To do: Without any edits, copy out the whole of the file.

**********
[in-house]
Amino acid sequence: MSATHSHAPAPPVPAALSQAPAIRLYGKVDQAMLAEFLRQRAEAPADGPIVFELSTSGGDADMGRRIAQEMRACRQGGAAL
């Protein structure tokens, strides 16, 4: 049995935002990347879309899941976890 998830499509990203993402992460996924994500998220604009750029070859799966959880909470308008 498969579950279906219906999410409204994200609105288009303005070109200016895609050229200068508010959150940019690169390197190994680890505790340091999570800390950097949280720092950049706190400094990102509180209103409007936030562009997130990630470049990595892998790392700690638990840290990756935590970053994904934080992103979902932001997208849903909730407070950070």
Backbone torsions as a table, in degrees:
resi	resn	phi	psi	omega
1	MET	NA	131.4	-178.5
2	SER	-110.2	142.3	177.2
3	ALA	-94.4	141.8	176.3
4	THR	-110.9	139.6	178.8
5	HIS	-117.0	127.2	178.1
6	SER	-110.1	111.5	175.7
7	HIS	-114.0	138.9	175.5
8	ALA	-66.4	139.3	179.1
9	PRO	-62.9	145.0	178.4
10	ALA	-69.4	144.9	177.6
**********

[in-house]
Amino acid sequence: MSATHSHAPAPPVPAALSQAPAIRLYGKVDQAMLAEFLRQRAEAPADGPIVFELSTSGGDADMGRRIAQEMRACRQGGAAL
């Protein structure tokens, strides 16, 4: 049995935002990347879309899941976890 998830499509990203993402992460996924994500998220604009750029070859799966959880909470308008 498969579950279906219906999410409204994200609105288009303005070109200016895609050229200068508010959150940019690169390197190994680890505790340091999570800390950097949280720092950049706190400094990102509180209103409007936030562009997130990630470049990595892998790392700690638990840290990756935590970053994904934080992103979902932001997208849903909730407070950070």
Backbone torsions as a table, in degrees:
resi	resn	phi	psi	omega
1	MET	NA	131.4	-178.5
2	SER	-110.2	142.3	177.2
3	ALA	-94.4	141.8	176.3
4	THR	-110.9	139.6	178.8
5	HIS	-117.0	127.2	178.1
6	SER	-110.1	111.5	175.7
7	HIS	-114.0	138.9	175.5
8	ALA	-66.4	139.3	179.1
9	PRO	-62.9	145.0	178.4
10	ALA	-69.4	144.9	177.6